And thank you, Mr. Mountain, for the lead-in: providing videos showing usage is another way of teaching by example! Not only does the sample project model teach by example what my projects will look/feel like, but the video teaches by example what it looks like to use the software.

Brilliant.

If your app allows users to create something, a showcase is a great way to teach by example just what’s possible.

The beloved painting app Procreate won an Apple Design Award, the App Store Editor’s Choice, the App Store Essential awards, and John Gruber called it “groundbreaking”, etc. – and yet none of this is as viscerally exciting as seeing what you can create with it.

Procreate gallery UI teaches by example
This ain’t no ordinary painting app.

Whoa.

That’s no MS Paint.

The showcase is a powerful tool for making it clear just what’s possible with your app.

So: if your app does something new and unfamiliar – or relies on new and unfamiliar concepts – you should get acquainted with the ways of teaching by example. The moment you realize that you’re introducing users won’t have seen before, you should start thinking: how can I give an example to make this clearer?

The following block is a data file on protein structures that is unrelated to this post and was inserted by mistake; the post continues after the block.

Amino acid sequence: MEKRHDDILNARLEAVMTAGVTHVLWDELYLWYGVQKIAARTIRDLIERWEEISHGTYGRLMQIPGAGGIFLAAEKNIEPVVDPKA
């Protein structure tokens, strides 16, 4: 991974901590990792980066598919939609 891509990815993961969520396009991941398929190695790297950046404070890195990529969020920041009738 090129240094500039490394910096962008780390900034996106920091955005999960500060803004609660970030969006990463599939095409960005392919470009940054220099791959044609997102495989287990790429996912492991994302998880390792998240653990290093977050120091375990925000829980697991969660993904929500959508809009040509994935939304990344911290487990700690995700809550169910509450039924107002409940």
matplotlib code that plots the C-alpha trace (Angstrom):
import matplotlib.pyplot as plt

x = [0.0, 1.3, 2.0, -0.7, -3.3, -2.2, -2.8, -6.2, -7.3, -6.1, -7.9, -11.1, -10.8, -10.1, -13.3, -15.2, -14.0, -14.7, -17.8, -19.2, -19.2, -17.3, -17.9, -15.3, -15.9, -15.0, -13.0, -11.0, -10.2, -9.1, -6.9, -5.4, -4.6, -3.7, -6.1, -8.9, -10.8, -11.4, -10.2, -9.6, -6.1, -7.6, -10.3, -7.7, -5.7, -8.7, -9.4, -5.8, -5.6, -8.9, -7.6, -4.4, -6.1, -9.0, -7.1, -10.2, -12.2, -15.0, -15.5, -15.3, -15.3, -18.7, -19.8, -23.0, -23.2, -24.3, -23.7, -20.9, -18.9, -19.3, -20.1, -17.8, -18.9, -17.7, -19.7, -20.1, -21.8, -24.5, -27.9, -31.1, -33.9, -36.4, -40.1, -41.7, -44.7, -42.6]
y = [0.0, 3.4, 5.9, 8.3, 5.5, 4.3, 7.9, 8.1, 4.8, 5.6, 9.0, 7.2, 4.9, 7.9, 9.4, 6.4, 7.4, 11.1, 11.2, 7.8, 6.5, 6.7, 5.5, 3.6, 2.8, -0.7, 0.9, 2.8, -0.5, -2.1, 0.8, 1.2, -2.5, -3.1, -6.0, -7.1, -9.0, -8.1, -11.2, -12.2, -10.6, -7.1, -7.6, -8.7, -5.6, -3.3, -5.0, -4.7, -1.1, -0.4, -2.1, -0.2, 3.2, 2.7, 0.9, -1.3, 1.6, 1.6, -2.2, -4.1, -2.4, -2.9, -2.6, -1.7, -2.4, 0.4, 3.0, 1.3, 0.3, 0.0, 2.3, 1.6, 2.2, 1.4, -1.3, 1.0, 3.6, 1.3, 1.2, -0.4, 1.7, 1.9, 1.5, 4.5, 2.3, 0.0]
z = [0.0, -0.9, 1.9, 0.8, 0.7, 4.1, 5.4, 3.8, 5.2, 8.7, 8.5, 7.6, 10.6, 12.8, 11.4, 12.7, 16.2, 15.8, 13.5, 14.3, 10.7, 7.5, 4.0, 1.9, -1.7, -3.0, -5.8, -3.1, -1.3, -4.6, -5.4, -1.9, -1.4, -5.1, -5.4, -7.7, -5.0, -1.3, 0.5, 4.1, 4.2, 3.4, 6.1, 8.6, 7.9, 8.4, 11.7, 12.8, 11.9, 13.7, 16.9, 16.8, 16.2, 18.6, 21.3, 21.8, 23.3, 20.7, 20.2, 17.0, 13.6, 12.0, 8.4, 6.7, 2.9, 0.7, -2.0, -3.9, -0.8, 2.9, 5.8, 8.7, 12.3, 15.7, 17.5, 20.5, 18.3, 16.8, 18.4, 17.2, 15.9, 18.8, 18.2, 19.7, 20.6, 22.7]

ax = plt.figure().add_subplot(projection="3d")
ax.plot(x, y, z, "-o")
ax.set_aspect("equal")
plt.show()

The moment you realize that you’re introducing users won’t have seen before, you should start thinking: how can I give an example to make this clearer?

In review, my favorite ways of doing this:

  1. On any page that tries to get the user to use a feature/app/etc., show examples of what they can do with your tool
  2. Use the “first load” experience to provide sample data, showing by example what the properly-working app will look like
  3. Strategically inject help content (like articles, videos, or tooltips) inline with the feature that show how to use it
  4. Does your app allow users to create something? Include a user-submitted gallery of examples to spur imaginations

Make sense? Let’s call it a day.


Alright, that wraps things up.

There are plenty more rules for “speaking interface” that I cover in my video course Learn UX Design, but these are some of the ones that I’ve used the most over the years. If you like these, check out more of my design writing on the Design Newsletter, where I send occasional, original design writing – as well as updates when Learn UX Design is open for enrollment.